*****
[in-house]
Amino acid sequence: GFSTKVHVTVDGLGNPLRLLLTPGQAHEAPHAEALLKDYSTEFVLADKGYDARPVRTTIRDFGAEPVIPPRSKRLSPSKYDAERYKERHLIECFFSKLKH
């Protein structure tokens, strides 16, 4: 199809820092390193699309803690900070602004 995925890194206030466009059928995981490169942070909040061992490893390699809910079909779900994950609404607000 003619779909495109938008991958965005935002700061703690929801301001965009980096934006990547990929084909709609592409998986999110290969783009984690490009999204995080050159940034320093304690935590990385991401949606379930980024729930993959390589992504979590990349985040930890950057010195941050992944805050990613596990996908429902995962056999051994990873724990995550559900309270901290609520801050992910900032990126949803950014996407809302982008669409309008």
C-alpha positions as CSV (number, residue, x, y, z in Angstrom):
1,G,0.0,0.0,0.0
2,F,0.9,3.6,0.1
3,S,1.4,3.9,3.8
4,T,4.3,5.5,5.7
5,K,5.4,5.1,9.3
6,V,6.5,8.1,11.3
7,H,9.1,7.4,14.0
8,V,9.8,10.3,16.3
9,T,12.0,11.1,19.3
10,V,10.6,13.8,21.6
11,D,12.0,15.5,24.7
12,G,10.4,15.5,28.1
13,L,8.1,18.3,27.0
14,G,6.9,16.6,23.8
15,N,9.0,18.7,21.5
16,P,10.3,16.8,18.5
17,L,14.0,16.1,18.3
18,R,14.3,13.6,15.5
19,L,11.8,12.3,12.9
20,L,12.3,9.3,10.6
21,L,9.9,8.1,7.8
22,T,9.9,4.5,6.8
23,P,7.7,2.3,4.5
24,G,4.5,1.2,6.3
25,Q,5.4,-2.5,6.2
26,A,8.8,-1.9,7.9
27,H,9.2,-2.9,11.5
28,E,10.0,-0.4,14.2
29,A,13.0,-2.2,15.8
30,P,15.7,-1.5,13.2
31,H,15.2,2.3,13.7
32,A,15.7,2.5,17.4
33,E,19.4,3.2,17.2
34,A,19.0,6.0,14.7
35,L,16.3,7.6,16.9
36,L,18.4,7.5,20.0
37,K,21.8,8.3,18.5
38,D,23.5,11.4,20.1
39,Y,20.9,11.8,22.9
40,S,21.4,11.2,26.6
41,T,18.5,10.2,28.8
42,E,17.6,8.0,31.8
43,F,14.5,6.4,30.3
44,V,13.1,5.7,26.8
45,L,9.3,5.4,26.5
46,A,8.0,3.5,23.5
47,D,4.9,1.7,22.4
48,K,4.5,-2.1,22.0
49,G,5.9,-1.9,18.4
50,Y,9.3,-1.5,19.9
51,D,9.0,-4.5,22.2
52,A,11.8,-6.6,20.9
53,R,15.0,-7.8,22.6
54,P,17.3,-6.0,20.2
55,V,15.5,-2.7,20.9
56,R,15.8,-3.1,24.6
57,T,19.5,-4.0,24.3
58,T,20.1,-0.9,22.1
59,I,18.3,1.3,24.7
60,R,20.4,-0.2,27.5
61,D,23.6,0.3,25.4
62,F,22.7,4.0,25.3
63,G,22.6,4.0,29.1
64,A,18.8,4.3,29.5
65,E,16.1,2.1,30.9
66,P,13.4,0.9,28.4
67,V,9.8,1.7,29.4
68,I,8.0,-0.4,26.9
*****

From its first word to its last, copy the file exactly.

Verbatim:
[in-house]
Amino acid sequence: GFSTKVHVTVDGLGNPLRLLLTPGQAHEAPHAEALLKDYSTEFVLADKGYDARPVRTTIRDFGAEPVIPPRSKRLSPSKYDAERYKERHLIECFFSKLKH
């Protein structure tokens, strides 16, 4: 199809820092390193699309803690900070602004 995925890194206030466009059928995981490169942070909040061992490893390699809910079909779900994950609404607000 003619779909495109938008991958965005935002700061703690929801301001965009980096934006990547990929084909709609592409998986999110290969783009984690490009999204995080050159940034320093304690935590990385991401949606379930980024729930993959390589992504979590990349985040930890950057010195941050992944805050990613596990996908429902995962056999051994990873724990995550559900309270901290609520801050992910900032990126949803950014996407809302982008669409309008």
C-alpha positions as CSV (number, residue, x, y, z in Angstrom):
1,G,0.0,0.0,0.0
2,F,0.9,3.6,0.1
3,S,1.4,3.9,3.8
4,T,4.3,5.5,5.7
5,K,5.4,5.1,9.3
6,V,6.5,8.1,11.3
7,H,9.1,7.4,14.0
8,V,9.8,10.3,16.3
9,T,12.0,11.1,19.3
10,V,10.6,13.8,21.6
11,D,12.0,15.5,24.7
12,G,10.4,15.5,28.1
13,L,8.1,18.3,27.0
14,G,6.9,16.6,23.8
15,N,9.0,18.7,21.5
16,P,10.3,16.8,18.5
17,L,14.0,16.1,18.3
18,R,14.3,13.6,15.5
19,L,11.8,12.3,12.9
20,L,12.3,9.3,10.6
21,L,9.9,8.1,7.8
22,T,9.9,4.5,6.8
23,P,7.7,2.3,4.5
24,G,4.5,1.2,6.3
25,Q,5.4,-2.5,6.2
26,A,8.8,-1.9,7.9
27,H,9.2,-2.9,11.5
28,E,10.0,-0.4,14.2
29,A,13.0,-2.2,15.8
30,P,15.7,-1.5,13.2
31,H,15.2,2.3,13.7
32,A,15.7,2.5,17.4
33,E,19.4,3.2,17.2
34,A,19.0,6.0,14.7
35,L,16.3,7.6,16.9
36,L,18.4,7.5,20.0
37,K,21.8,8.3,18.5
38,D,23.5,11.4,20.1
39,Y,20.9,11.8,22.9
40,S,21.4,11.2,26.6
41,T,18.5,10.2,28.8
42,E,17.6,8.0,31.8
43,F,14.5,6.4,30.3
44,V,13.1,5.7,26.8
45,L,9.3,5.4,26.5
46,A,8.0,3.5,23.5
47,D,4.9,1.7,22.4
48,K,4.5,-2.1,22.0
49,G,5.9,-1.9,18.4
50,Y,9.3,-1.5,19.9
51,D,9.0,-4.5,22.2
52,A,11.8,-6.6,20.9
53,R,15.0,-7.8,22.6
54,P,17.3,-6.0,20.2
55,V,15.5,-2.7,20.9
56,R,15.8,-3.1,24.6
57,T,19.5,-4.0,24.3
58,T,20.1,-0.9,22.1
59,I,18.3,1.3,24.7
60,R,20.4,-0.2,27.5
61,D,23.6,0.3,25.4
62,F,22.7,4.0,25.3
63,G,22.6,4.0,29.1
64,A,18.8,4.3,29.5
65,E,16.1,2.1,30.9
66,P,13.4,0.9,28.4
67,V,9.8,1.7,29.4
68,I,8.0,-0.4,26.9